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Deep-space travel bad for astronauts' tickers, say boffins

Mice zapped with atom-smasher beam in risky* experiments

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Deep-space travel could be bad for the heart, report boffins. This has been established by blasting mice with an ion beam from a powerful atom-smasher, causing the luckless murines to develop artery damage of the sort that might result from exposure to powerful cosmic space radiation.

"Cosmic radiation is very different from X-rays and other radiation found on Earth," says Dr Dennis Kucik, pathology prof. "The radiation risks of deep-space travel are difficult to predict, largely because so few people have been exposed."

In fact the only people who have ever travelled beyond the Earth's protective magnetic fields are the 24 US astronauts who landed on or orbited the Moon during the Apollo missions of the 1960s and 70s. It's pretty difficult to draw any conclusions from what happens among such a a small group: but Kucik and his colleagues nonetheless suspected for other reasons that one particular type of cosmic radiation - to wit, the hail of high-energy iron ions which permeates space beyond Earth orbit - could have noticeable health effects once more people go into deep space for longer periods. The scientists thought that iron ions might cause thickening of artery walls, aka atherosclerosis.

In order to test this hypothesis they needed ideally to send some test mice into deep space, but this would naturally be expensive and time-consuming. However, it is possible to generate iron-ion radiation of the sort found out in the big black here on Earth, by using a powerful particle accelerator.

Accordingly Kucik and his colleagues placed a group of mice in a beam of high-velocity iron ions blasted out of a suitable atom-smasher at the Brookhaven lab in New York*. They found that the ion bombardment did indeed cause negative health effects of the sort expected.

"At 13 weeks it was surprising and quite remarkable that we already could see permanent damage — an irreversible thickening of the artery wall where it had been exposed to radiation," says Kucik's fellow boffin Janusz Kabarowski.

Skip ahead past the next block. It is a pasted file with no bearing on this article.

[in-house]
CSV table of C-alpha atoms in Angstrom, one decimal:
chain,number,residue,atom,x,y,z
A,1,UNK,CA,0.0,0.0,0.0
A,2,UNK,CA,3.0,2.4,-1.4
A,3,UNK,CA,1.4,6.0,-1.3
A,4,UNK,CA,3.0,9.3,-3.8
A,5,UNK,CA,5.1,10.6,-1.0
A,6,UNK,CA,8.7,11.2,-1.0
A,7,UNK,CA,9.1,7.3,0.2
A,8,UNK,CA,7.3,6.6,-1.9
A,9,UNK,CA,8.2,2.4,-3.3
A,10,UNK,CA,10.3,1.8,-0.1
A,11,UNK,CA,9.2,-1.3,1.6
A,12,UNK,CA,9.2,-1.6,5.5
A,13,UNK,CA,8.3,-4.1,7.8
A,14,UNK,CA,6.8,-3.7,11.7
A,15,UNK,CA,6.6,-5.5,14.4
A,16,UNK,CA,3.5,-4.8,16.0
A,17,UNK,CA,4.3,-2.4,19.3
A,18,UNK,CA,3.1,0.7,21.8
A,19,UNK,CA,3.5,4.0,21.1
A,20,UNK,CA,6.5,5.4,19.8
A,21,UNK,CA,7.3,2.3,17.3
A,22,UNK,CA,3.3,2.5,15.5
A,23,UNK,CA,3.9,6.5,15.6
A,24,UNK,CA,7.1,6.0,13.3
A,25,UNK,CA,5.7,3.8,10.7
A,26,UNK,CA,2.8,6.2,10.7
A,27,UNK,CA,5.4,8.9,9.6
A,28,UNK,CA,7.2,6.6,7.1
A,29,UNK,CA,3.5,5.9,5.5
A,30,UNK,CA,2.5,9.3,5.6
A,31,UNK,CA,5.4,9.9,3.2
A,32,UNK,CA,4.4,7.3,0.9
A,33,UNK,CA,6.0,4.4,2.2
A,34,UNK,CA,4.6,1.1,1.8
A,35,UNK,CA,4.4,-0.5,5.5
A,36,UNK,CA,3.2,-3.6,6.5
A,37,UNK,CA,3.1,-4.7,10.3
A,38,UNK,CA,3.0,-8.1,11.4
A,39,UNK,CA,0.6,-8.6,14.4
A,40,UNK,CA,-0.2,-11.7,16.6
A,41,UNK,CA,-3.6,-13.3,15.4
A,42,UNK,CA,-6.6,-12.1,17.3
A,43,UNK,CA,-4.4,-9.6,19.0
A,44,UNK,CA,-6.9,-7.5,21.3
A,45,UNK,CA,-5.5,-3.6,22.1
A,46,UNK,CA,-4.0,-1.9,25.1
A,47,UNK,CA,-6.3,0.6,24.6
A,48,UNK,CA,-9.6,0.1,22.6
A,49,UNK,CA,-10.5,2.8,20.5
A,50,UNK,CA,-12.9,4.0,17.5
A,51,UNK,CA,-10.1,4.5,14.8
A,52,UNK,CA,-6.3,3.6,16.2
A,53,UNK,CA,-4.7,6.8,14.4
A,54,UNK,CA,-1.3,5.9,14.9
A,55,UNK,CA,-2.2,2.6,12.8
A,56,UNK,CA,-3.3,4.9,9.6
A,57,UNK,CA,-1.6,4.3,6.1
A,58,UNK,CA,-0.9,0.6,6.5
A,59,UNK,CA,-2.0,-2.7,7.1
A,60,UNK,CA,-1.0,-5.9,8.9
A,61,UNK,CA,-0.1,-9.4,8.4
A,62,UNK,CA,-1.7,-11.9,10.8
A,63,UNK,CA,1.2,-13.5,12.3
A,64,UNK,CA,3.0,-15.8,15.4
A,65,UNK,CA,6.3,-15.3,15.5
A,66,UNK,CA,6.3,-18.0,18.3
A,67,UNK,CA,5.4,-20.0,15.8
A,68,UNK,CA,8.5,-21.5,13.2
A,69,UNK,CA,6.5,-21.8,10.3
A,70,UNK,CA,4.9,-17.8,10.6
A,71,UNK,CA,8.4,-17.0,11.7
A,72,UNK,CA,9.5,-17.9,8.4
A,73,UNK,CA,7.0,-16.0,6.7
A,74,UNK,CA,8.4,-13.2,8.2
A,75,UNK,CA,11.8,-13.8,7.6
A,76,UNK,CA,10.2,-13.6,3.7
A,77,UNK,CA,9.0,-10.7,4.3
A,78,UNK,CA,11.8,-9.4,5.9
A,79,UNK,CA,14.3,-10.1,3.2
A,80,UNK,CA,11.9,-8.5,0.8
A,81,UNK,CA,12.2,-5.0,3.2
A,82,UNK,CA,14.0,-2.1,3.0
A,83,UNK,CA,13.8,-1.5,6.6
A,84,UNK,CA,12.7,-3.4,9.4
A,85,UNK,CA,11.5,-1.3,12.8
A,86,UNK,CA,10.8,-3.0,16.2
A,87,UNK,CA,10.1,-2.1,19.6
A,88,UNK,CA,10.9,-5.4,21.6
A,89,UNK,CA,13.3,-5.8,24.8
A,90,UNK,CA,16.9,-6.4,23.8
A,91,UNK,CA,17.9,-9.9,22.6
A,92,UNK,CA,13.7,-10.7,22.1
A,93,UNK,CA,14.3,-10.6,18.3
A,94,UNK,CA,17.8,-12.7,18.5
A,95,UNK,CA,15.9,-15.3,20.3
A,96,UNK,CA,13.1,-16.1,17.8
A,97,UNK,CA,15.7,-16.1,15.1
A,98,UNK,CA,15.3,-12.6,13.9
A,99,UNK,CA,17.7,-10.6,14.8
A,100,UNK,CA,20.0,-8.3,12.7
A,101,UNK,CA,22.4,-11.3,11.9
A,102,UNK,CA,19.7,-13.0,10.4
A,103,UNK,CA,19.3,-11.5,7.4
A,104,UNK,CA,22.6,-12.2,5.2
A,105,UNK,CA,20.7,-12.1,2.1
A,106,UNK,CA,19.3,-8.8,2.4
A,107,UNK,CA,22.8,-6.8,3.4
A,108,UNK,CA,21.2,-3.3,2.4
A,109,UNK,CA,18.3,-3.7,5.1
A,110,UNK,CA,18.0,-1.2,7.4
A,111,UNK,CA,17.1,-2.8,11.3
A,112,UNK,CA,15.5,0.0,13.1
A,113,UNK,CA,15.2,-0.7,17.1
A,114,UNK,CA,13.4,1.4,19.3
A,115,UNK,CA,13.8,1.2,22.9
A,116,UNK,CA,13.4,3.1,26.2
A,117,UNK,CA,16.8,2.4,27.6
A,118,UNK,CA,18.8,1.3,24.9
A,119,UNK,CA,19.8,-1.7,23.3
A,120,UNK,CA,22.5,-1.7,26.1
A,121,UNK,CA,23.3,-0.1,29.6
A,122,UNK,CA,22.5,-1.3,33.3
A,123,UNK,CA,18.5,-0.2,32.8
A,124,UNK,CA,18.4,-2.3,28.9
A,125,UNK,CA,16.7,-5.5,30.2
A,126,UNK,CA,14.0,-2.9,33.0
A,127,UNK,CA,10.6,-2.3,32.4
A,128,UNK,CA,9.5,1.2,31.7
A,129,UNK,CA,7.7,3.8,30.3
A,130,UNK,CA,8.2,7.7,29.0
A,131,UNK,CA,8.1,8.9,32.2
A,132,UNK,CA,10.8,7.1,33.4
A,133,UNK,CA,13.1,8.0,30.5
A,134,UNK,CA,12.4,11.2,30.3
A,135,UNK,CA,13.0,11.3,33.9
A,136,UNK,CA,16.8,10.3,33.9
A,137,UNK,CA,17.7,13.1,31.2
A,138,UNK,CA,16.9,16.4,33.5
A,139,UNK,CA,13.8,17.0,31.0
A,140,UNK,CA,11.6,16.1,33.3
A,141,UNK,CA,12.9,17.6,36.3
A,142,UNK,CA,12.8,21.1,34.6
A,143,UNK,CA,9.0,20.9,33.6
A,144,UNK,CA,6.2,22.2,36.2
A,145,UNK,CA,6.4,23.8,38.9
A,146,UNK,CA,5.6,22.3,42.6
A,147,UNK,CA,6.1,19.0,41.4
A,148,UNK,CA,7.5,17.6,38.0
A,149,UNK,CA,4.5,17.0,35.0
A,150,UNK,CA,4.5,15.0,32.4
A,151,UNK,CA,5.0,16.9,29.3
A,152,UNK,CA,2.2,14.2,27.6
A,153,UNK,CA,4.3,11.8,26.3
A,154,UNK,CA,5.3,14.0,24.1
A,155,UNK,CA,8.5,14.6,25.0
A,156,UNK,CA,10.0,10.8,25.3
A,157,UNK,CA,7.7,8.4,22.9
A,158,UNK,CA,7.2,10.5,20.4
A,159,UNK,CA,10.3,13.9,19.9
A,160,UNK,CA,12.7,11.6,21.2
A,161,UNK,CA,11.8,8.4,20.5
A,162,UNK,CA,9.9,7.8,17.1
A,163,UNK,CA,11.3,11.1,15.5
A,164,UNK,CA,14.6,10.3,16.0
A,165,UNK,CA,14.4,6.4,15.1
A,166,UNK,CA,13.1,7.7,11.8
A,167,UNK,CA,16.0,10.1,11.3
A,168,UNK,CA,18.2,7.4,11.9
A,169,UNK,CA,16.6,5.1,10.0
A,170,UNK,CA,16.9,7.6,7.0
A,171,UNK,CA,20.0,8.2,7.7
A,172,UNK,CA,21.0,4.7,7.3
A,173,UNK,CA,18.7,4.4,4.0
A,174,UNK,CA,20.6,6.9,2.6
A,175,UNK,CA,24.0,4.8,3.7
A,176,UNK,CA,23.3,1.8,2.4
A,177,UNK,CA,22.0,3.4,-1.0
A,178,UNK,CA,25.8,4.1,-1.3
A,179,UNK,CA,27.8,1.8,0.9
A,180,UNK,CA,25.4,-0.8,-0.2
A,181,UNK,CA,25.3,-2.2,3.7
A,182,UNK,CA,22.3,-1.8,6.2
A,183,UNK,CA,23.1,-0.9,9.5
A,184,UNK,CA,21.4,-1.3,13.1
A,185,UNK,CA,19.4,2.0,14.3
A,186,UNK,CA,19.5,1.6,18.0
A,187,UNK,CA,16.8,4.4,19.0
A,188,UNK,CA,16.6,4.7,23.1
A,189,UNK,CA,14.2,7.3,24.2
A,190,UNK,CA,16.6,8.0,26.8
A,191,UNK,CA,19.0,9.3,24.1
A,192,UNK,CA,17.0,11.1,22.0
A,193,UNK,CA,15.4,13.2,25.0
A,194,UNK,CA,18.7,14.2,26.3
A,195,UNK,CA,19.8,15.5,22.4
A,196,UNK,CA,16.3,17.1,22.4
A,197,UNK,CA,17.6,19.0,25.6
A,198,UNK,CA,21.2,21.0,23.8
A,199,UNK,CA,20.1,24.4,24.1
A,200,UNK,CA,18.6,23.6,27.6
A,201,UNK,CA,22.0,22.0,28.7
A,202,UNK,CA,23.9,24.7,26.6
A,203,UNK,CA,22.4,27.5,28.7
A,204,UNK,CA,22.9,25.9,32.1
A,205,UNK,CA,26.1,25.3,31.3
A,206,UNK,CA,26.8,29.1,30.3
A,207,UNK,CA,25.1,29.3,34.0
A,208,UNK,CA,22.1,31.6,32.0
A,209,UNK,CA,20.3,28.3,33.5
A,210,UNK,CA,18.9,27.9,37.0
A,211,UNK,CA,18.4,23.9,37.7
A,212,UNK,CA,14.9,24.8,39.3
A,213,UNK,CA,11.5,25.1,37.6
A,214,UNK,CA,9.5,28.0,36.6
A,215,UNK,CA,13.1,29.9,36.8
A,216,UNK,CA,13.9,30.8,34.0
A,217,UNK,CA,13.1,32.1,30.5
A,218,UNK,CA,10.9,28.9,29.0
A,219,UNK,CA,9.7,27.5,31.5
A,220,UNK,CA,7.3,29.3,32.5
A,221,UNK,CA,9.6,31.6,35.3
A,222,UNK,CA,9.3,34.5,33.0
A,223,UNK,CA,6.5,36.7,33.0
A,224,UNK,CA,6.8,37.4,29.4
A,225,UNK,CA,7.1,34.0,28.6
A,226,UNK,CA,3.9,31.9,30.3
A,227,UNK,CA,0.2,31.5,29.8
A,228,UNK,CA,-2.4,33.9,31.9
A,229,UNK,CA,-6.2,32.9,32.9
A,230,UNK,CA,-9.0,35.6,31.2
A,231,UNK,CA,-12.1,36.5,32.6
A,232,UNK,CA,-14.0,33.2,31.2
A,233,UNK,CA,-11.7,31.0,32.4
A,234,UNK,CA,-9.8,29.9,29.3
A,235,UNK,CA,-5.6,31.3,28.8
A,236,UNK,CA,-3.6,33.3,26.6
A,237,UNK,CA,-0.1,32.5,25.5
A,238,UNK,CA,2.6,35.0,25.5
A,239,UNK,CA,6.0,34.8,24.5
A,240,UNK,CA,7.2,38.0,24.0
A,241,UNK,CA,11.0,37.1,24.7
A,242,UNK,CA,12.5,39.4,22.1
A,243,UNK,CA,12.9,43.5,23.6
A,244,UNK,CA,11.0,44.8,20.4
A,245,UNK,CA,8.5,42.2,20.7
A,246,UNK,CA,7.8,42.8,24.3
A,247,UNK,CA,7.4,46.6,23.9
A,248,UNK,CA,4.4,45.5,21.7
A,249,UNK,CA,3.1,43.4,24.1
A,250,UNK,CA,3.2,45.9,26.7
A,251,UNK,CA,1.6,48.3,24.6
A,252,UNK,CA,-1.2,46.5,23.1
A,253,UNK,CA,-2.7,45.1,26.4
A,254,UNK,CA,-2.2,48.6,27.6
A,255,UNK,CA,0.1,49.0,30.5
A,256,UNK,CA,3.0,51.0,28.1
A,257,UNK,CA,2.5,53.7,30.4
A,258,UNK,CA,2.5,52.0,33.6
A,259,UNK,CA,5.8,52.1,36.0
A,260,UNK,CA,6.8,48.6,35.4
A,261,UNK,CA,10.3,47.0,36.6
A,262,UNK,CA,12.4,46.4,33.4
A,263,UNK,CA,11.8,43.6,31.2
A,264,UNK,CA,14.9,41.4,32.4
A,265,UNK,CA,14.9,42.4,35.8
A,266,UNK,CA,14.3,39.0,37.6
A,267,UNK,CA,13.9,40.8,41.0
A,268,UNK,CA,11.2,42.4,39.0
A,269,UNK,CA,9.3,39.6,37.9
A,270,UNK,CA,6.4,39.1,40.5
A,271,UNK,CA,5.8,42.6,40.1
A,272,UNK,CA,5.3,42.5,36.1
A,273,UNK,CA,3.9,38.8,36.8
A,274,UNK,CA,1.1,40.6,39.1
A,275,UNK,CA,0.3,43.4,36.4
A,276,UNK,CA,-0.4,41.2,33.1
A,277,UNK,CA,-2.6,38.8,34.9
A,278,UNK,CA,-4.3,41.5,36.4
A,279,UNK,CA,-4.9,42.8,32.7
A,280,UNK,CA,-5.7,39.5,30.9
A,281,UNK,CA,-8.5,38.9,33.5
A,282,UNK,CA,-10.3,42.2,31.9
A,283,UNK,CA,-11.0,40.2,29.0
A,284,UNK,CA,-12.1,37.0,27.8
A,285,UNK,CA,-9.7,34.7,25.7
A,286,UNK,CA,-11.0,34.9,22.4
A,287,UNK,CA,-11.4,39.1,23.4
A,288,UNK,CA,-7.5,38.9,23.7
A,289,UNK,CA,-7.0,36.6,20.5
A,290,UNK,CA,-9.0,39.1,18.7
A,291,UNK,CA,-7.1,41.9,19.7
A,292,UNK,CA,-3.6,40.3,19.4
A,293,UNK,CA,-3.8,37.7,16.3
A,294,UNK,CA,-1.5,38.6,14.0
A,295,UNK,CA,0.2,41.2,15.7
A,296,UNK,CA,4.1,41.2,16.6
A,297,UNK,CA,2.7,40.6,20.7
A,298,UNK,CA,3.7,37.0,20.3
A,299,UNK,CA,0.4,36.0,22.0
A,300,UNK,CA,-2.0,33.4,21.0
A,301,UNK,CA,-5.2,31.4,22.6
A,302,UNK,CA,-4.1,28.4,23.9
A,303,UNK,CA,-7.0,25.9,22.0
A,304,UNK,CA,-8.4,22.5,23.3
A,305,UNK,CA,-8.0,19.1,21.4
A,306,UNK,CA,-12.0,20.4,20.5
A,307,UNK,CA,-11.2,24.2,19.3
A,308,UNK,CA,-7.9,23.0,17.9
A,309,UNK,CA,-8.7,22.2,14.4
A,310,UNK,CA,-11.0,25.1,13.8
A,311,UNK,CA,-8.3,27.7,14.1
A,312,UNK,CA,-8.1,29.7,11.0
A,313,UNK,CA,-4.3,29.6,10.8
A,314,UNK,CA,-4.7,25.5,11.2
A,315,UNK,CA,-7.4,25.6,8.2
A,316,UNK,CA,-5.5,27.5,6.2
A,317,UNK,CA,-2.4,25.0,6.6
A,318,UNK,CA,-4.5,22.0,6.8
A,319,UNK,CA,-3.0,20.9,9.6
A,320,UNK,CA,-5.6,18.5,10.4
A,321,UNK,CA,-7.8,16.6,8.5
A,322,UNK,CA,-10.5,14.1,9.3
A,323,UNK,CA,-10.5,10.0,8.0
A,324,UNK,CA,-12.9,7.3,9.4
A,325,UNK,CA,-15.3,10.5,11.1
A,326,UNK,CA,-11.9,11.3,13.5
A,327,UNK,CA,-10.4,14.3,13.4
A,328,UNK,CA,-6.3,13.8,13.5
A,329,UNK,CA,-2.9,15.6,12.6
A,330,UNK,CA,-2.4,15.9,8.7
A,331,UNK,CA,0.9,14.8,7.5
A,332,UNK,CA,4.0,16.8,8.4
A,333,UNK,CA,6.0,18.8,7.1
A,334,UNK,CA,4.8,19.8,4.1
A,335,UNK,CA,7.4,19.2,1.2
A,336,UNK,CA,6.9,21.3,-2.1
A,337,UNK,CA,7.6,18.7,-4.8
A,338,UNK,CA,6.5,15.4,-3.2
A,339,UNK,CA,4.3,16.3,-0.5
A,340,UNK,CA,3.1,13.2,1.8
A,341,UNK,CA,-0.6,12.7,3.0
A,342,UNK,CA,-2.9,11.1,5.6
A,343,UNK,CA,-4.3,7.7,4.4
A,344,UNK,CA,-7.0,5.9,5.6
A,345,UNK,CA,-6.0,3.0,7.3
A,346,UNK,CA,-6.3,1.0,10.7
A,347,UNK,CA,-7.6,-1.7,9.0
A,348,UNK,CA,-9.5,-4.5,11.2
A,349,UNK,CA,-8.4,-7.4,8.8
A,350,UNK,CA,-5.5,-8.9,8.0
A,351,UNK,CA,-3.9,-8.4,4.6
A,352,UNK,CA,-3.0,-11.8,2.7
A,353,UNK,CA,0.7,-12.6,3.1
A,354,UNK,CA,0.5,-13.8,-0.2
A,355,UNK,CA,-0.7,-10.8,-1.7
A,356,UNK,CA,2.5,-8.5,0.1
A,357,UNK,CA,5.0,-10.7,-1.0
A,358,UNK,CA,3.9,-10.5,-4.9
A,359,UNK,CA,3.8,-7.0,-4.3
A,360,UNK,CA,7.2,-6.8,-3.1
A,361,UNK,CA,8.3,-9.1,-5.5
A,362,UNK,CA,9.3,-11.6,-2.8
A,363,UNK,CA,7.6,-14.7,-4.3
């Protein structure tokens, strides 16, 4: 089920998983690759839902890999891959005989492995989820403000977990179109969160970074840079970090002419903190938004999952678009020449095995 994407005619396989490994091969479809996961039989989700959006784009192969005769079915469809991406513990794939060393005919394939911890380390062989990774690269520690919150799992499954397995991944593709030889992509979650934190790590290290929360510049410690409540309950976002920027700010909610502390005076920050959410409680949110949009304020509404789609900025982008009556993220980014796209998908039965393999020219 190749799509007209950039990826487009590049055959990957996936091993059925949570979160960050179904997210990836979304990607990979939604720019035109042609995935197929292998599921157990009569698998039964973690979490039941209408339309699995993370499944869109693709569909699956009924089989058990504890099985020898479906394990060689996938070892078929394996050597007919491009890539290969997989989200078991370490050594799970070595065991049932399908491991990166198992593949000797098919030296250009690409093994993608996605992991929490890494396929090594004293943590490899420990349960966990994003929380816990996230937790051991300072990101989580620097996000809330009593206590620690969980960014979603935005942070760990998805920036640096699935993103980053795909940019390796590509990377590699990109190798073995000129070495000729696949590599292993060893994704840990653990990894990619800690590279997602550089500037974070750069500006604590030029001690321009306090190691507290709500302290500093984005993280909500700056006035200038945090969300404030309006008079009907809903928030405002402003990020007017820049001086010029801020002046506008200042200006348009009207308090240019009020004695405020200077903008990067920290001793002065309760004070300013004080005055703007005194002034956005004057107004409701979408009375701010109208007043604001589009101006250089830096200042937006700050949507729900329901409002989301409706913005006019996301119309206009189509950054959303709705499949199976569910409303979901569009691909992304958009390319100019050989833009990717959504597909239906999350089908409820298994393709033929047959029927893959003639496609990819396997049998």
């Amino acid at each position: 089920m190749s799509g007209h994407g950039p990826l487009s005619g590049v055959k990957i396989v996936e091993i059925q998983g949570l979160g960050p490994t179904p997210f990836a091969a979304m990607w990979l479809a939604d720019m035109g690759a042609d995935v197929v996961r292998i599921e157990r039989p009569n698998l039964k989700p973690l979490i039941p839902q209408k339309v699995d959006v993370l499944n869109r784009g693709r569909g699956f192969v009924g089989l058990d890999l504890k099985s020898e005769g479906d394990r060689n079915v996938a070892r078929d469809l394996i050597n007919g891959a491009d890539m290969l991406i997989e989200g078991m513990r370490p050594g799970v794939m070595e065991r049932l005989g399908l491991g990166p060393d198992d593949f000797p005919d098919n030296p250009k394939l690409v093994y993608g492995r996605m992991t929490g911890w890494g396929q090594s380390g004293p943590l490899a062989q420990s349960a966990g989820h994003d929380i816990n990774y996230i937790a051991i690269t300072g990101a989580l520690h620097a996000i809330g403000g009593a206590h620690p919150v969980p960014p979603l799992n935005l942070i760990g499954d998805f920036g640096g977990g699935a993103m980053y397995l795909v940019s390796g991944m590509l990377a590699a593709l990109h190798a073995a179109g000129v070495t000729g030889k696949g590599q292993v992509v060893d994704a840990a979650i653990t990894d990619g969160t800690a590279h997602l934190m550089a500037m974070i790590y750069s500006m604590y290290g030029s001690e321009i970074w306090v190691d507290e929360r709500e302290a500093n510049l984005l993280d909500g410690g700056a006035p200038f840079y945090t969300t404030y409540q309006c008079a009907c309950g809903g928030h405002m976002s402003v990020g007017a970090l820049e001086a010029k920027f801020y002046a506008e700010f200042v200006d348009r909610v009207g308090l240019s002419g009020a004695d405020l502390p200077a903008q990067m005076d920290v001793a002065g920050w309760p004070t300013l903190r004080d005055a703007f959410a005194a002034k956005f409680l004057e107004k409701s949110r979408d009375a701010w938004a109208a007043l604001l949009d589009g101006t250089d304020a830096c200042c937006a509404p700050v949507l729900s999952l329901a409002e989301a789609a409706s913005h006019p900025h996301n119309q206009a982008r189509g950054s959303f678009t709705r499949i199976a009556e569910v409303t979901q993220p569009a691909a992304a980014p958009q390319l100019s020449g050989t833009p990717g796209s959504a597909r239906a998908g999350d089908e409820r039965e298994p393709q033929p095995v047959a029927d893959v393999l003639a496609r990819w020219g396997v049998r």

The scientists say that high-velocity iron ions are a particular headache for spacecraft and space-suit designers. Other kinds of space radiation can be blocked using shielding: for instance quite thin lead sheets will stop X-rays. But when iron ions hit metallic shields, they can generate secondary radiation on the other side which may be just as bad.

When and if deep-space exploration begins - at the moment US aspirations appear to have slipped back into the 2020s for this - studies like Kucik and Kabarowski's will feed into the design of the ships and the preventive health measures used to protect the astronauts.

The Orion spacecraft, now in ground testing, is the only recent ship intended for deep space. It was meant from the outset for missions beyond low Earth orbit, but the initial focus was on shorter journeys probably within the Earth-Moon system: Orion was conceived under the Bush administration plan which called for a return to the Moon before reaching out for Mars. Most of that plan has now been scrapped, but Orion itself lives on.

Lockheed, manufacturer of the Orion, has said that it could be used for a longer-duration mission to an asteroid as a stepping stone towards a Mars mission: but company spokesmen proposing such a plan did admit that the radiation-exposure issue for such long duration Orion flights "would require further study".

Deep-space ships of the 2020s might use very different propulsion methods, perhaps nuclear powered so as to cut down on journey time. Such ships might have sufficient electricity available on board to employ much more radical radiation shielding methods such as the magnetic forcefield bubbles conceptually outlined as being "relevant to spacecraft" a few years back.

The atomsmasher mouse study paper is published in the journal Radiation Research. ®

Bootnote

*Ignoring the obvious risks that the mice might develop super powers, or perhaps begin glowing green and swell to an enormous size before embarking on a destructive mouse-zilla style rampage.

Internet Security Threat Report 2014

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